Fermi National Laboratory

Volume 25  |  Friday, April 19, 2002  |  Number 7
In This Issue  |  FermiNews Main Page

Commuter Special
Lockyer sees universities stepping up the pace at CDF

by Mike Perricone

New CDF cospokesperson Nigel Lockyer hopes to encourage the university groups to work on even more operational issues in commuter mode. Soon to become cospokesperson at CDF, Nigel Lockyer already practices life on the run.

“I don’t have any spare time,” he said with a chuckle. “But I do try to run every day. Fermilab is a good place to run.”

Lockyer, who officially succeeds cospokesperson Franco Bedeschi at CDF on June 1, is well-acquainted with the pace of the lab. He arrived in 1984, following up his postdoc term on the Mark II experiment at Stanford Linear Accelerator Center by moving on to the faculty of the University of Pennsylvania. He’s been teaching for nearly 20 years at Penn, primarily undergraduate physics courses, while maintaining the frequent-flier routine of the Fermilab visiting scientist. For the last two years, he has stepped up that pace as CDF’s co-chief of operations, with Fermilab physicist Jeff Spalding, and he has usually spent Tuesdays through Fridays at Fermilab.

“The commute from Philadelphia isn’t all that bad,” he said. “In principle, as a cospokesperson you move here. Starting June 1, people should be able to find me when they need me.”

Lockyer and his family live in Wayne, Pennsylvania. Ellen, his wife, teaches nursery school. Geoffrey, the oldest offspring, is at Ohio State; Martin is in high school, and Sara in middle school. Along with a wry sense of humor, always helpful to a cospokesperson for a group of nearly 600 scientists from 58 independent institutions, Lockyer brings an appreciation for the kind of work it takes to keep the 5,000-ton detector operating.

“My primary responsibility for many years was the alarm system,” he said. “The control system checks that voltages are within tolerances, monitors high voltages, turns the high voltage on and off at the beginning of a run. There was formerly a talking computer issuing the alarms, and one of the few benefits of being on shift was programming it to say other, less-pertinent things. It’s probably the most un-glorious job you can have at CDF. I tried to get out of it every year but failed. It’s a thankless job, but it has to be done. So I completely sympathize with people who do that kind of work.”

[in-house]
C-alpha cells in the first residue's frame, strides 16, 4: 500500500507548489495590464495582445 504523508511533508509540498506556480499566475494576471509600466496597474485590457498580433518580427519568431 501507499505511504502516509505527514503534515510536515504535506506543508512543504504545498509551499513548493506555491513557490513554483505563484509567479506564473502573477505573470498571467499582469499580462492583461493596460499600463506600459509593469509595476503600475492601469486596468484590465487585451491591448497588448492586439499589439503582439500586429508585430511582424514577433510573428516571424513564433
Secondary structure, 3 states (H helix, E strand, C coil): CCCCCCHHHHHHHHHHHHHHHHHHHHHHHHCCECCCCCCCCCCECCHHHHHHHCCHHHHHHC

Lockyer also knows that, despite the lack of acclaim, those tasks are the critical foundation of success.

Nigel Lockyer and the University of Pennsylvania group at CDF Collision Hall. “From my perspective, as someone coming from a university,” he said, “I believe CDF needs to encourage the university groups to participate in the pre-physics process. Naturally, university groups are very anxious to get their hands on the data. That’s the end game, that’s the excitement of being out on the frontier. But there are a lot of mundane things to do, like alarms, that require dedicated and talented people.

“The reward system in the field is primarily geared toward people doing physics analysis,” Lockyer continued. “For a postdoc to get a faculty position, that’s determined largely by what physics he or she has done on the experiment. But at least as much work, if not more, is involved in their contribution to building the experiment. In general, and unfortunately, that’s not viewed in same light as the physics results. I’d like to help raise the awareness of how critical that work is, when an experiment is to run for the better part of a decade.”

Lockyer acknowledged the difficulties in both outlook and logistics, but also outlined a possible strategy.

“I want to encourage the university groups to work on even more operational issues in commuter mode,” he said. “They would make their own contributions back at the university, then come in here for couple of days every two weeks and take on an important operational role while they’re here. That will make us a very strong experiment if we can accomplish it.”

Behind Lockyer’s easygoing manner is a firm understanding of what’s at stake well beyond the prestige of a possible discovery in Run II.

“When all is said and done, it will be disappointing if don’t find something,” he said. “We expect to find something—and we’re expected to find something. The high-energy frontier is here and now. The field of high-energy physics, both in this country and internationally, will be influenced by the success of CDF and DZero. That ratchets up the importance of everything we’re doing.”


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